Archive | October 19, 2010

Casino Jack and the United States of Money (2010)

In November of 2008, I developed a sort of political amnesia. All of the bad stuff of the past 8 years somehow just seemed forgiven and in the past. It wasn’t because I thought the new Obama administration would be extremely good, he was just Not Bush. He’s the political equivalent of the rebound girlfriend. America just needed two or three bland presidents to reset the stage.

One trope about life, especially American life, is that you can always have a fresh start, completely re-invent yourself if you want. Well, remnants of the past are always there, lurking in the back ground. You may spend a life dodging the past as the past worms it’s way out in strange ways. Our political system is ripe with old corruption and problems that are not only systemic, but encouraged by not only the wealthy, but the unwitting public who’s bought into the free market myth.


Casino Jack and the United States of Money, the new documentary from the guys who did Enron, The Smartest Guys in the Room, follows the rise and fall of uber-lobbyist Jack Abramoff. The film connects him to all the major Republican power players of the last thirty years, but more importantly reinforces the point that lobbyists are the real legislation engines running the country.
This isn’t a wonky film, but a breezy one, clearly laying out a life of small corruption unchecked until he was finally caught and what his capture and modis operandi means for American politics. It’s a spy movie masquerading as a political documentary. While many on the right would call it a polemic, I didn’t find Casino Jack to be overtly politically bias toward the right, they were just the current set of douchebags in power.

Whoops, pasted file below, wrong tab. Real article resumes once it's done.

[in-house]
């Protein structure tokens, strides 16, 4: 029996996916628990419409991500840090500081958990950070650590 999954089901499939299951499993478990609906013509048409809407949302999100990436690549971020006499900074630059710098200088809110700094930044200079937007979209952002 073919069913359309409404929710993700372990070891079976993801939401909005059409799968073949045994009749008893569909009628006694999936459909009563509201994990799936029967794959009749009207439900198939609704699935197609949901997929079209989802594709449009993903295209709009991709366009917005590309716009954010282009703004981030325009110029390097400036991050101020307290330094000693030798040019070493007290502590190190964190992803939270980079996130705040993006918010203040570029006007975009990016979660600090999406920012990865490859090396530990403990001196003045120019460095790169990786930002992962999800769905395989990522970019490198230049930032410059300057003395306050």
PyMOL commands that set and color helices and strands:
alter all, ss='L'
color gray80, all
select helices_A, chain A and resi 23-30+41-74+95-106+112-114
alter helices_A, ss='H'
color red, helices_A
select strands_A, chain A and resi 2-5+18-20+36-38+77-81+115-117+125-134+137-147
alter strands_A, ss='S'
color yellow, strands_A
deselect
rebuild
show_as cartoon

If you followed the news, you probably know about Jack Abramoff bilking Indian Casinos in the mid-2000’s. However, it’s the story before that one that’s so interesting. Abramoff represented the Russian mob and sweatshop owners in a tiny American pacific island country. He basically got legislators to rubber stamp illegal Chinese immigrant abuses in sweatshops on US soil. That’s the value of the true free market.

The documentary is mostly comprised of Republican interviews, some who saw no harm and others who do have regret. Abramoff helped to create the revolving door of politics and lobbyists in the last thirty years. He truly believed government can and should be bought. It’s pretty horrifying.

See this film. It, oddly, isn’t a downer nor a polemic, but does highlight a problem-the lobbyist problem and how it buys access to power. Obama last week was complaining about the anonymous 503 PAC groups giving to the Republican party. This is how lobbyist control candidates. A modern politician is nothing but a 24/7 fundraising machine to keep his campaign alive. These PACS outspend Democrat by a measure of four to one, but Democrats are not immune. They just aren’t as successful as Republicans at raising money.

I have a simple voting rule. If an issue is on the ballot and one side carpet bombs the TV with ads and there’s almost nothing on the other side, I cote for the side that didn’t spend money. If someone has to spend that much money to convince me, it’s probably not in my best interest to vote for it. The same goes for candidates. We could fix the political system in 20 years if we eliminated money from the process, but that just ain’t gonna happen. For every Abramoff that’s caught, another hundred lobbyist are working within the law doing 90 percent of the unethical crap he did.

Now, I know why I developed political amnesia. It’s just plain better for my day to day happiness.

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